Mon, 02 Apr 2012
As with a great many activities there is an element of cycling culture that is a bit hostile to newcomers. There's always going to be a learning curve in taking up a hobby and there's not much to be done about that but there's a few aspects within cycling which seem to be actively unhelpful.
Possibly the best distillation of this is in Velominati's The Rules which, I hope, is partly satire but contains a fair helping of truth. There is some good advice in there but a lot of it falls into two categories: worship of suffering and style policing.
The former of these is a constant within the road cycling fraternity; every road cyclist wants to be Belgian and regarded as a hard man. And yes, there is something heroic in the ability of the professional cyclist to suffer but I can't help but think that the better living through suffering ethic isn't all that welcoming.
The style policing which is prevalent in mountain biking as well, albeit in a different form from that captured in The Rules, I find the more objectionable of the two. If someone is on a bike they should be encouraged, not told that they have the wrong colour or type of shorts.
There is an argument to be had that I am taking this too seriously but time spent on cycling forums tells me I am not. On almost any topic you care to mention there will people who are serious in their derision of people for breaching some arbitrary convention who then go on to defend it by appealing to circumstances entirely irrelevant to all but the most serious of cyclist.
The core issue I have with this is the underlying notion that the vast majority of people who cycle are, in some way, not proper cyclists when in fact we should be pleased every time we see anyone on a bike. I know for some people the increase in cycling commuters is an irritation but for me one of the cheering things about visiting London in recent years is the stream of cyclists at either end of the day. It makes me happy every time I see it.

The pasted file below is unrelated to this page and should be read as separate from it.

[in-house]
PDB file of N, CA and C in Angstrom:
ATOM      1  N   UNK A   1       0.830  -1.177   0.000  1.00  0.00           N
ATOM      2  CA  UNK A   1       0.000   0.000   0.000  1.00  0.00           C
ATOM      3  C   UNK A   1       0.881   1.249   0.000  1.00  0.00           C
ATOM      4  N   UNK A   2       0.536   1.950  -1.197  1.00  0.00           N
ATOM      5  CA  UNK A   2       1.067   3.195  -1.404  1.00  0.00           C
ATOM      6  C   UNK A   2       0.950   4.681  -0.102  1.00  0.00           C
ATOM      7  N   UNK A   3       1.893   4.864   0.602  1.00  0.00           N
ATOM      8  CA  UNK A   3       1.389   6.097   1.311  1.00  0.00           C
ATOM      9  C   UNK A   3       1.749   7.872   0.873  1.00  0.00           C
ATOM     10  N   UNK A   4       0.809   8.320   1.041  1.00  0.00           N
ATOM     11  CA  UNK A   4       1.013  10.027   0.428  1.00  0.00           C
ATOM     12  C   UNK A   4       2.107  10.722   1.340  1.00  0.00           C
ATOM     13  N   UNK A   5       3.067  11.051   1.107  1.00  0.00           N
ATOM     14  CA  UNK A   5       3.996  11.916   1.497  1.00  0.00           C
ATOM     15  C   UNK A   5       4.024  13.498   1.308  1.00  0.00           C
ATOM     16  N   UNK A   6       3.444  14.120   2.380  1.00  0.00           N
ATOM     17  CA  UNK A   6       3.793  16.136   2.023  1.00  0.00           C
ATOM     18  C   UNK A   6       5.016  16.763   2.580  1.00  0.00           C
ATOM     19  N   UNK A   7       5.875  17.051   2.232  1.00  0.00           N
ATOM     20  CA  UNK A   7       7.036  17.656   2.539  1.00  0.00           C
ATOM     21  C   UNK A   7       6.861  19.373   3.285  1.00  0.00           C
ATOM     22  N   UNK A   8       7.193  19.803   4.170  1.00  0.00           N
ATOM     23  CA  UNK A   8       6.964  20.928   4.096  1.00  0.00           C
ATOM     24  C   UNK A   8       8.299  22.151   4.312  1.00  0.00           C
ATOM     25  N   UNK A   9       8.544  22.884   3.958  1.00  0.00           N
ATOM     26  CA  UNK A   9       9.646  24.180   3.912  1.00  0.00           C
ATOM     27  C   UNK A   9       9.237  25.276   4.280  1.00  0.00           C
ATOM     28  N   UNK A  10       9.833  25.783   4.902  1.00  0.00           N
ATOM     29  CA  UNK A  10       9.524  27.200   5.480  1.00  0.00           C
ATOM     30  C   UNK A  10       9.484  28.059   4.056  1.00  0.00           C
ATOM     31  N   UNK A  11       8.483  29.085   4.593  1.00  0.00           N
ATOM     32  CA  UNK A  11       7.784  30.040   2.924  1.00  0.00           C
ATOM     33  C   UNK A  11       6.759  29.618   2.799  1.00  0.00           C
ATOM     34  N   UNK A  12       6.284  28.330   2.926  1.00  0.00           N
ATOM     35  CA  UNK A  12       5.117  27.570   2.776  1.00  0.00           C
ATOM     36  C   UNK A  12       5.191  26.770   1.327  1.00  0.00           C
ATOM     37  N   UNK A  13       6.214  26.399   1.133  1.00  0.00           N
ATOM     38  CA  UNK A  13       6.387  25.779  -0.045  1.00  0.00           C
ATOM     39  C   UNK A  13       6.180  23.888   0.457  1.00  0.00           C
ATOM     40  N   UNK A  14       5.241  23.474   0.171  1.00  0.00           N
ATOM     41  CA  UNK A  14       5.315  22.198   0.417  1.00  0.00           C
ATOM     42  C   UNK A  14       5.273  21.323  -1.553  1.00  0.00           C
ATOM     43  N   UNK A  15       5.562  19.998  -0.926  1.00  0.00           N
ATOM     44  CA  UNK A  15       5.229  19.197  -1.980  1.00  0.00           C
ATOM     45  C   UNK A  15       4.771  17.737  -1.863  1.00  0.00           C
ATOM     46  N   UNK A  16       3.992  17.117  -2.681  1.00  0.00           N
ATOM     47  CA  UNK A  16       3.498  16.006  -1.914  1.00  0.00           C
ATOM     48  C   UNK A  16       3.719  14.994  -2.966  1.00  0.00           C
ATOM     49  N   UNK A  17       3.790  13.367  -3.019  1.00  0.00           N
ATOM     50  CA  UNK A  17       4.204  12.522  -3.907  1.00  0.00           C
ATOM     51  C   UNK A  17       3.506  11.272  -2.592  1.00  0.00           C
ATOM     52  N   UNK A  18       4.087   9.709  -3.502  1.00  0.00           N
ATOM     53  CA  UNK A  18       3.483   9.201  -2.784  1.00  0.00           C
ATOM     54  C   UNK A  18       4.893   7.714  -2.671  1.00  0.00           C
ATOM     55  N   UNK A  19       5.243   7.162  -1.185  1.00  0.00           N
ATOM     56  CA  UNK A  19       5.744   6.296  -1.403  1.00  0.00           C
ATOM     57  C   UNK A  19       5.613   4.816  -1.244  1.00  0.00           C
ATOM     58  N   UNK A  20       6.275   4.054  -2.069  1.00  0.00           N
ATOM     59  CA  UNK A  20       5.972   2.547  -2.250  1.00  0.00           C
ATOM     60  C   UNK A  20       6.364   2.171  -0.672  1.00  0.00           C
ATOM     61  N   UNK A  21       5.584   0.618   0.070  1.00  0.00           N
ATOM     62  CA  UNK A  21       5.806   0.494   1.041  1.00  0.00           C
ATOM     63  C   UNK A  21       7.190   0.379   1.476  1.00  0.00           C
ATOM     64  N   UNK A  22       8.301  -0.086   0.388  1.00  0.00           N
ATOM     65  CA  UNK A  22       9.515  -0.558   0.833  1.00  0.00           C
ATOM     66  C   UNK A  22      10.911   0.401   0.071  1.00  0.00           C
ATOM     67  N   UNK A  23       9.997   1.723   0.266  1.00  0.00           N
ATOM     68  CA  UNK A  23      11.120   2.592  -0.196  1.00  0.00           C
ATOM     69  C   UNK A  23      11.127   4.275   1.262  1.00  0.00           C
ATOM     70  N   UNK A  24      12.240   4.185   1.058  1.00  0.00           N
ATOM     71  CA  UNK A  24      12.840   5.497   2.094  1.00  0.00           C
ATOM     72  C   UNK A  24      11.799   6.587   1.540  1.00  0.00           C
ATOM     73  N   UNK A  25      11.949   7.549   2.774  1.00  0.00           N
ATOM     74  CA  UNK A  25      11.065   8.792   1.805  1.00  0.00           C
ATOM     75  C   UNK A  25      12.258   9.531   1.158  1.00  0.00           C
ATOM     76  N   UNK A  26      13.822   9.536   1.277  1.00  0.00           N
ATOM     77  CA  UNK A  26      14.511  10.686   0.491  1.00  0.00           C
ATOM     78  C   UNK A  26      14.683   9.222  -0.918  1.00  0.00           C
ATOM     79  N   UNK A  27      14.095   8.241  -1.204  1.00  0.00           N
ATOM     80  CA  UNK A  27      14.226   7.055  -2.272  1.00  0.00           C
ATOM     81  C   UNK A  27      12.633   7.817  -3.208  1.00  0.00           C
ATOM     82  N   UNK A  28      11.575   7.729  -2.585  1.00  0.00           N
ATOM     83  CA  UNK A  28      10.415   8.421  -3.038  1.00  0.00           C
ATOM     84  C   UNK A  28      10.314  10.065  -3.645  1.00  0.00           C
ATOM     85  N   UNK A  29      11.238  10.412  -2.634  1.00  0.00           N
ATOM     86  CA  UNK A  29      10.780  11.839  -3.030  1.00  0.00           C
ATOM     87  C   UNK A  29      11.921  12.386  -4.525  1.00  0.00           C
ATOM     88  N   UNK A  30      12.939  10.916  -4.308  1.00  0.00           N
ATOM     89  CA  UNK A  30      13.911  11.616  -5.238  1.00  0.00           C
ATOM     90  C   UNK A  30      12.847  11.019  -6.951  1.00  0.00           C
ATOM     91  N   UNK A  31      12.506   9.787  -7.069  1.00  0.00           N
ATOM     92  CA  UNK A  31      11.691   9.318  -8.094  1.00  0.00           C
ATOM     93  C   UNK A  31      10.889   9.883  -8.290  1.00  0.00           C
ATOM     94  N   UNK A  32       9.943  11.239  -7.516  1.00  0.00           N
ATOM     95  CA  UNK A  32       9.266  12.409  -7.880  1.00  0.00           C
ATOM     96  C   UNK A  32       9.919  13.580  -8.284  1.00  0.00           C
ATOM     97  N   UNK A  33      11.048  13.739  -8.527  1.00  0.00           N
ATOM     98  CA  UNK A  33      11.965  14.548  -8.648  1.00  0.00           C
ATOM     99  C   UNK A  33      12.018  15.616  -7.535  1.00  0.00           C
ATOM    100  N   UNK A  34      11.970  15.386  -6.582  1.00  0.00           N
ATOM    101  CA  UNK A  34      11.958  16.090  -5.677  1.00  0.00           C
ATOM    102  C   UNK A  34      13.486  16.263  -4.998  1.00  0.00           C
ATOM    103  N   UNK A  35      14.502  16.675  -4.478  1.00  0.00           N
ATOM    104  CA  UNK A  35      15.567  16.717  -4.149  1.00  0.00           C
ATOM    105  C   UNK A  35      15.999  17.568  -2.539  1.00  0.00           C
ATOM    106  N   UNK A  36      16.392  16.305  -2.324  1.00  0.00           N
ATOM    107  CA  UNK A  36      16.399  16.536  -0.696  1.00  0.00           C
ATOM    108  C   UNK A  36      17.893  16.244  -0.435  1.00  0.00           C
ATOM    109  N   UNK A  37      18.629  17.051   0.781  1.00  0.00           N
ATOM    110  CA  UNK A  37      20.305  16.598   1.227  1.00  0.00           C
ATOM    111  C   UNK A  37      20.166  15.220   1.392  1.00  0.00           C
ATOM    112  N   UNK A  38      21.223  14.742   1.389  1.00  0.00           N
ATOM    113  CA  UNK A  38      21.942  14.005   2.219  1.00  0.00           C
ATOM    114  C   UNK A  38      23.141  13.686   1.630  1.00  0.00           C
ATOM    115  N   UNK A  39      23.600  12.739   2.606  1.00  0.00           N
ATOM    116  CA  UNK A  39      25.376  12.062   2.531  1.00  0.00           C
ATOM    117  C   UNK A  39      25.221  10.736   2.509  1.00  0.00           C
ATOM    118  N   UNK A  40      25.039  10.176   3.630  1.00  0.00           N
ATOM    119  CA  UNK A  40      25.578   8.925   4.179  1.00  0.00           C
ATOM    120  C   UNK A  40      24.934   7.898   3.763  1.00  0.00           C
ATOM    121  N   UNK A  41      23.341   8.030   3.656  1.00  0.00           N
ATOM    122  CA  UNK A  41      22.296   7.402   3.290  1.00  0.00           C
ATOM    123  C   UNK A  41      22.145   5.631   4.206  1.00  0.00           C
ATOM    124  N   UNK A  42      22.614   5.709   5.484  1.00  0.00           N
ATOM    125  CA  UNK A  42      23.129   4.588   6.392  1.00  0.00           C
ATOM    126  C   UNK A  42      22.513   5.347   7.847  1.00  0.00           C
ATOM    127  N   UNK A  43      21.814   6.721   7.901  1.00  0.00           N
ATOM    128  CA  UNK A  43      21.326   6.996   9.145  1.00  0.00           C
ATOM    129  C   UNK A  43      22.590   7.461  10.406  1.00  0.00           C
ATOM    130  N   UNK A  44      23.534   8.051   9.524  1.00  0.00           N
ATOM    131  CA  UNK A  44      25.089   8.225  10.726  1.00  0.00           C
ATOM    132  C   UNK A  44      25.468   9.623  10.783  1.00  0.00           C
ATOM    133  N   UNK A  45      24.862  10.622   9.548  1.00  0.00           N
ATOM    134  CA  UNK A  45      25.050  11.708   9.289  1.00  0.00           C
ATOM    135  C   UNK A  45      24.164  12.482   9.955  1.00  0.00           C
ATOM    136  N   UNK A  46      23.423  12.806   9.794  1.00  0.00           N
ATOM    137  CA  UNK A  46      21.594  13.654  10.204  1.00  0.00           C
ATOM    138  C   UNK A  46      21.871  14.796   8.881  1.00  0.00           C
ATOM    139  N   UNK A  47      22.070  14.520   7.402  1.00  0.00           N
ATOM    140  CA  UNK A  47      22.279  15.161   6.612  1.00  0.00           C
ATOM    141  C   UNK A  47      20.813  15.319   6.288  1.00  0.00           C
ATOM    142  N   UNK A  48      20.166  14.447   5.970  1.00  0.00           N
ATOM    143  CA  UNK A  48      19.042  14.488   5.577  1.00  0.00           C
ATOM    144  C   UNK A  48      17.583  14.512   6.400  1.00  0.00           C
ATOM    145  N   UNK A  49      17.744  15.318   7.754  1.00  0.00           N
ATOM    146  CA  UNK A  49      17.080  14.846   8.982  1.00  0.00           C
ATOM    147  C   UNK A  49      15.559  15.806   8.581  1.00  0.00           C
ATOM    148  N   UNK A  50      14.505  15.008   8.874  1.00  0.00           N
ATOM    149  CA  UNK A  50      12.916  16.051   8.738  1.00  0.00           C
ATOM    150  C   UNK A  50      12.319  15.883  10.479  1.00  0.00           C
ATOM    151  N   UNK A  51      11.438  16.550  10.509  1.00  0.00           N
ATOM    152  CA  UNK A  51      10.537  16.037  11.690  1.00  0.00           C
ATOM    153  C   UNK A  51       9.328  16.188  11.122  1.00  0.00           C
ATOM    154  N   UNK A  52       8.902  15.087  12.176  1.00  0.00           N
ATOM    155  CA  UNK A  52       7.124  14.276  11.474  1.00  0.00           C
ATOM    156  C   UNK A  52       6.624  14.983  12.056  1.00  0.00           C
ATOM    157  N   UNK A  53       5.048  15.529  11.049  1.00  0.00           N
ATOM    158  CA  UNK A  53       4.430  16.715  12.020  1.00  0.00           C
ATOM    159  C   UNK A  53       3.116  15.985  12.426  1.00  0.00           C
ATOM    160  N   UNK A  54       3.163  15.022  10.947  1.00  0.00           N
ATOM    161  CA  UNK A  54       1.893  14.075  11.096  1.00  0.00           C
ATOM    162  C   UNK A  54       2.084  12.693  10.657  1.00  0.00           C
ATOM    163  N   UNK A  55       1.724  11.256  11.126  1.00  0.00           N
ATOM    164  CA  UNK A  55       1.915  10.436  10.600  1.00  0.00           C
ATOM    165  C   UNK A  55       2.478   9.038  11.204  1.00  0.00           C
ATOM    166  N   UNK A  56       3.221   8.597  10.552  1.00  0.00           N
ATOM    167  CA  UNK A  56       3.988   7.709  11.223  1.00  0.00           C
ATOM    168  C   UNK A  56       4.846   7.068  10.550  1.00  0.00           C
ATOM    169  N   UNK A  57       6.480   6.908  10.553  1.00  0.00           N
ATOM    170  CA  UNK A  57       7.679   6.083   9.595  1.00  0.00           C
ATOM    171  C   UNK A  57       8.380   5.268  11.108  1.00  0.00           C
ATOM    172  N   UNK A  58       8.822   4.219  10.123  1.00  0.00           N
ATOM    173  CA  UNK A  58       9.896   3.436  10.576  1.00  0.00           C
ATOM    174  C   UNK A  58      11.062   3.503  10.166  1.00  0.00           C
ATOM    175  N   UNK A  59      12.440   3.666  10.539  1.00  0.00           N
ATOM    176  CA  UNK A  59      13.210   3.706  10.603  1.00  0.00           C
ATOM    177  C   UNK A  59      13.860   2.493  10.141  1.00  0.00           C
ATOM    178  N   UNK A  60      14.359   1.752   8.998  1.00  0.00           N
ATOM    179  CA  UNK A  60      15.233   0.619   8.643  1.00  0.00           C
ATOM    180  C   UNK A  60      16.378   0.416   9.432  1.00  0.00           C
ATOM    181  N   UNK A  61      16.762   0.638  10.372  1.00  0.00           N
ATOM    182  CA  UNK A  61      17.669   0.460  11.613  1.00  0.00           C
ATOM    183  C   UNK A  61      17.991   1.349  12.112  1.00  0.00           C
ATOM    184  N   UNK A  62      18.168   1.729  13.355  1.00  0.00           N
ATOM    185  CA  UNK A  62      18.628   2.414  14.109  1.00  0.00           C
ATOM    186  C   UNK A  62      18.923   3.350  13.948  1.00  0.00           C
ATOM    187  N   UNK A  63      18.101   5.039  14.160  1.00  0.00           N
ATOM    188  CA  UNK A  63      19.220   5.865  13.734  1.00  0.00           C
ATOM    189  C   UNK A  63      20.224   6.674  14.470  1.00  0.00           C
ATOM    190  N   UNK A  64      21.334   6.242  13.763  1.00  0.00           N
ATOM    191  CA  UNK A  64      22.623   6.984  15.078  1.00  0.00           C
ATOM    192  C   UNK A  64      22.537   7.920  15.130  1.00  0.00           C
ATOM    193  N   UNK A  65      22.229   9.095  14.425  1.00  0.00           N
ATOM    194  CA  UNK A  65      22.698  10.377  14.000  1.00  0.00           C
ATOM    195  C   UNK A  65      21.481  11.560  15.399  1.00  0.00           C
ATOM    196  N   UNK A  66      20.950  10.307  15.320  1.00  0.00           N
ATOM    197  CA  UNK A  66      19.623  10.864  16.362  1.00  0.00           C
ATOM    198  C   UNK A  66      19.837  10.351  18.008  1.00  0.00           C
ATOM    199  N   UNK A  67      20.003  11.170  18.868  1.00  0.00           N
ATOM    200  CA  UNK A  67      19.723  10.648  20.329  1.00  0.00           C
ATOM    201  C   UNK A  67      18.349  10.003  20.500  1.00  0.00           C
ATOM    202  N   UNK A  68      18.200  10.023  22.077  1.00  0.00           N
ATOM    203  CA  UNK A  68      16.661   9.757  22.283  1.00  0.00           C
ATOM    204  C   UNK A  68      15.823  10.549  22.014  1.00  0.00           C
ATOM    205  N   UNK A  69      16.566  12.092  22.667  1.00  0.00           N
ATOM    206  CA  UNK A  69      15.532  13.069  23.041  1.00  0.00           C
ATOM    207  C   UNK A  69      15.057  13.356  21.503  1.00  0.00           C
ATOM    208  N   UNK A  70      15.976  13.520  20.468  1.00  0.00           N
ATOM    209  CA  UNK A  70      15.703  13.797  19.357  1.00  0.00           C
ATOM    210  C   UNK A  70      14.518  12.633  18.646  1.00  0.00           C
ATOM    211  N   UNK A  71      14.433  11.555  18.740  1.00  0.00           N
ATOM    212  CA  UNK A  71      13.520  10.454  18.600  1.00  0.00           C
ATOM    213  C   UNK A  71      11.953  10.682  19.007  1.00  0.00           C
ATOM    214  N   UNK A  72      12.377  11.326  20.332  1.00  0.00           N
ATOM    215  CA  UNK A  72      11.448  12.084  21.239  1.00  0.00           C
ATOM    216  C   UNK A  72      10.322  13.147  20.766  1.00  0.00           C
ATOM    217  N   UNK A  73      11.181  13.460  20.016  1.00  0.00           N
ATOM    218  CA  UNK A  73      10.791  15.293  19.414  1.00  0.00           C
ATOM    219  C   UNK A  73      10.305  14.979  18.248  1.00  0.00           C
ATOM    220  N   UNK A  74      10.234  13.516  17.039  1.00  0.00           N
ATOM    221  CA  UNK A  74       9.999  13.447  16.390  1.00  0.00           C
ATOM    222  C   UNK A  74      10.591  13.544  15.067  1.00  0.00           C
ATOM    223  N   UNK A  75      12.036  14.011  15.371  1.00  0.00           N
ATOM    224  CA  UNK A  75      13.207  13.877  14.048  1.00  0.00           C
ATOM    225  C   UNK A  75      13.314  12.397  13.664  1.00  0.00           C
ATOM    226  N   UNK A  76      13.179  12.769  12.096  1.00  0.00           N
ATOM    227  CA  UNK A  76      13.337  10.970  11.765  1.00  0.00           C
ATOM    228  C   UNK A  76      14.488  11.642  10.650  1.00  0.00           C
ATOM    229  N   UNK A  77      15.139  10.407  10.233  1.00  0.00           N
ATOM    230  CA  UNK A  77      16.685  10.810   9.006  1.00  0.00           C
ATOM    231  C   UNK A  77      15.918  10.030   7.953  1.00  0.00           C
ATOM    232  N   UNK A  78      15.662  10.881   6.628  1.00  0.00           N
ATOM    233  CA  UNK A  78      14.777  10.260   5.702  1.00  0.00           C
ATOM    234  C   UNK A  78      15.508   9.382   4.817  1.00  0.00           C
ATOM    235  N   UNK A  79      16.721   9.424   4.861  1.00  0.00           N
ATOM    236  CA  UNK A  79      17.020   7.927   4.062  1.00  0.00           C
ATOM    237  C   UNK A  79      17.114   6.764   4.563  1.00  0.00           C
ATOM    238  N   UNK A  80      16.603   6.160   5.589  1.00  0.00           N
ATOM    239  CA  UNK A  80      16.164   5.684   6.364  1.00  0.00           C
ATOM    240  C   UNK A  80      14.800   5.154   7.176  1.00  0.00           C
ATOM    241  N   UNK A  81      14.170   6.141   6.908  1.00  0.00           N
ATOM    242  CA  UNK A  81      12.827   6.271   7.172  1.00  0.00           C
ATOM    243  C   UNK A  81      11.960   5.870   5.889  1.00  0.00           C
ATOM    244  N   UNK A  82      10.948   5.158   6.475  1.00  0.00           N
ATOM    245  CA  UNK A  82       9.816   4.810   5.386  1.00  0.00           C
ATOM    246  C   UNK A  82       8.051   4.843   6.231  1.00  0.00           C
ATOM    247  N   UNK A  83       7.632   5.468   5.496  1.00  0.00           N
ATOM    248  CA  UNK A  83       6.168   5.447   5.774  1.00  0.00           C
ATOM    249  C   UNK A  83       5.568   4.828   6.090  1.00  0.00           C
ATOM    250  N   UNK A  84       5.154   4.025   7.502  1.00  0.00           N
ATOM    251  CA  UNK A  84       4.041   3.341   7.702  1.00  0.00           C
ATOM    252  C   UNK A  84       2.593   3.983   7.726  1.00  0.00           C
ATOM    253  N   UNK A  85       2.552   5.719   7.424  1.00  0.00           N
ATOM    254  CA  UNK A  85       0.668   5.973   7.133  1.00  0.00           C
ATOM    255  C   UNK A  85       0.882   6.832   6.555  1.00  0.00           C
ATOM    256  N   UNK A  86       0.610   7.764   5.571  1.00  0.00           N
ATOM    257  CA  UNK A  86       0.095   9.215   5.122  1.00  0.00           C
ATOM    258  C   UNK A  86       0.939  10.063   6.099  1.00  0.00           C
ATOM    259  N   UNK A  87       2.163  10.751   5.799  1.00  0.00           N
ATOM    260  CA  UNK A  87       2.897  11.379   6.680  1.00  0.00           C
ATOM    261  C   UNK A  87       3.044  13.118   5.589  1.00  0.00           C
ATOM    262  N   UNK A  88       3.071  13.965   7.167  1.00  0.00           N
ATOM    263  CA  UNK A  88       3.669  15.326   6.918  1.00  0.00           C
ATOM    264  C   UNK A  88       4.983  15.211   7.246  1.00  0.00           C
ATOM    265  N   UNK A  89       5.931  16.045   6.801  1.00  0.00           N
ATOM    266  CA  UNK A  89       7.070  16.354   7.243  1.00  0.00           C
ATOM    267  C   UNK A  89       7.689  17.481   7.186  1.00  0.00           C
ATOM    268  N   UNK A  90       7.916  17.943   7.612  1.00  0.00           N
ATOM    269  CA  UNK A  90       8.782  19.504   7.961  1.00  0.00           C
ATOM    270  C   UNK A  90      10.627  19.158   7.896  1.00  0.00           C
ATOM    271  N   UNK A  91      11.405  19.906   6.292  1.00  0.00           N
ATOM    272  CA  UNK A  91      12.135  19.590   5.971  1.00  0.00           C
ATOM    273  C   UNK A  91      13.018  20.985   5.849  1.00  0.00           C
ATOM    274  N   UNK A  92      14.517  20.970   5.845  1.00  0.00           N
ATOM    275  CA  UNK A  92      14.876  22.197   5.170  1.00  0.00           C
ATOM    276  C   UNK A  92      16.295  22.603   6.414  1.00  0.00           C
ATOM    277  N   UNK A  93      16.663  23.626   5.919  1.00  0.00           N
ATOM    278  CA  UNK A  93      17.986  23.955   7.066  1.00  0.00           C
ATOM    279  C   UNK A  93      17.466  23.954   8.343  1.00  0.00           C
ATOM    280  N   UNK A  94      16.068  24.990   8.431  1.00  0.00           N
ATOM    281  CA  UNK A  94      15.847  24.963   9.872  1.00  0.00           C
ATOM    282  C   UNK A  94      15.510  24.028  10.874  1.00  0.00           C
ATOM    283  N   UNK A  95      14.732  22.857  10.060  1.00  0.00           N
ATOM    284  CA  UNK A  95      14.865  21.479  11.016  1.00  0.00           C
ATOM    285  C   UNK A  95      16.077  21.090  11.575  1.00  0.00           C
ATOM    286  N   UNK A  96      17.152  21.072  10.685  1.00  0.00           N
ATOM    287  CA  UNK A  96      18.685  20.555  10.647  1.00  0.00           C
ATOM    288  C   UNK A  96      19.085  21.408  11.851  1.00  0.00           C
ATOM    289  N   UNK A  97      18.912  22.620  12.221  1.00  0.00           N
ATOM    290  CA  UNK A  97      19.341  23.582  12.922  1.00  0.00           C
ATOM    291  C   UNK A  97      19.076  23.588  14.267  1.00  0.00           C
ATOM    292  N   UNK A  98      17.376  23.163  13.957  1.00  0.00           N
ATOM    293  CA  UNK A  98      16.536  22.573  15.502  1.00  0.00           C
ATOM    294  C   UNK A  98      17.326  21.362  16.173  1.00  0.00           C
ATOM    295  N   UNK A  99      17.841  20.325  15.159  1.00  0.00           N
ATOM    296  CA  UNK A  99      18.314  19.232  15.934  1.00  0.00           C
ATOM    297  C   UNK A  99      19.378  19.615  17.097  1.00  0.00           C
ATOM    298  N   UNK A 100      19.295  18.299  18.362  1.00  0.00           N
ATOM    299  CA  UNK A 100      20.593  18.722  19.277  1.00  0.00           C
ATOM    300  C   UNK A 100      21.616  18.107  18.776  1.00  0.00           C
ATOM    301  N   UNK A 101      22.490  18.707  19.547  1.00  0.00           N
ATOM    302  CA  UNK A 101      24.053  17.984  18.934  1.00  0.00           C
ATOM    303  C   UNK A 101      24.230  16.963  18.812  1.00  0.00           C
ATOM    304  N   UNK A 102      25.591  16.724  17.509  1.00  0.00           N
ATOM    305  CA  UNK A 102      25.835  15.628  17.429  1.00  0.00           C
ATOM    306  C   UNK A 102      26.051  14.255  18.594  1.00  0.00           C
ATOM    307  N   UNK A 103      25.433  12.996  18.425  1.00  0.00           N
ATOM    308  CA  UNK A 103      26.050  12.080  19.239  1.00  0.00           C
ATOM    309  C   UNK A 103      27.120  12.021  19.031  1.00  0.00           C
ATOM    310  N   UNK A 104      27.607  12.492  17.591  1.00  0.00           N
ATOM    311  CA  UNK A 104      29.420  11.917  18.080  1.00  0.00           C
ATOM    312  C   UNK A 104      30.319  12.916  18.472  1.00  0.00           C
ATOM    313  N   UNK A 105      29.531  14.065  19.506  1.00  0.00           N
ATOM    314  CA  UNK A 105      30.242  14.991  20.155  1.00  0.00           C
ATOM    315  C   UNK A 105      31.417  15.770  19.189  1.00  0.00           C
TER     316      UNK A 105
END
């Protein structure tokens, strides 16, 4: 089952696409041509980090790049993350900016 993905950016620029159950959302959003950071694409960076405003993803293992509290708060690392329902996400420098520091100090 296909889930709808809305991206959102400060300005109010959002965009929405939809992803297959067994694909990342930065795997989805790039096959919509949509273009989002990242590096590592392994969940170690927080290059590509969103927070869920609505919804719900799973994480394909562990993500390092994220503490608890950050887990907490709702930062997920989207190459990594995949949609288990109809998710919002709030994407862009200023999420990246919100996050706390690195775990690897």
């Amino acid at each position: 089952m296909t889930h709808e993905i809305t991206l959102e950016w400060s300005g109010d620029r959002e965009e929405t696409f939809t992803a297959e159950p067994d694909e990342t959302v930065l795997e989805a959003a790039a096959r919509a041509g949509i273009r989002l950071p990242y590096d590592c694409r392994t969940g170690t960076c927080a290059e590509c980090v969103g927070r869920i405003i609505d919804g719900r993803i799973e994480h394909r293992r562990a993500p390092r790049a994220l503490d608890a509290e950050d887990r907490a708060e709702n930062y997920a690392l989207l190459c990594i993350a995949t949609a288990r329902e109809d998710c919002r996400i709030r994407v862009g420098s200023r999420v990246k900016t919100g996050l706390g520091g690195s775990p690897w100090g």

Every one of those commuters, regardless of how slow, wobbly or poor their gear selection is someone on a bike and the more of them there are the better it is for everyone else on a bike. Years ago the bags of Edinburgh Bicycle carried a quote from H.G. Wells that forms the tl;dr for all of the above: "Every time I see an adult on a bicycle, I no longer despair for the future of the human race."
posted at: 22:26 #
Thu, 01 Mar 2012
Among the unsung joys of bicycle ownership is how easy they are to fix; a bit of knowledge and a few allen keys goes a long way with a bike. Not only does this make them cheap to run, or at least potentially cheap, there's also an extra pride in owning something that you maintain.
Most of the maintenance is actually more accurately termed cleaning for which some rags and a toothbrush will suffice. However, even common maintenance like replacing brake pads, tweaking gears and replacing the chain only requires the addition of a chain splitter to the allen keys. A few more tools and you can replace the entire drivetrain when it wears out, one or two more and you can remove and replace the forks and then you can start thinking about building your own wheels.
And with that you've build your own bike which comes with yet another boost to the pride in ownership. If you're really keen you can go on a framebuilding course and come out the other end with a frame you made yourself.
I am not that keen.
posted at: 23:21 #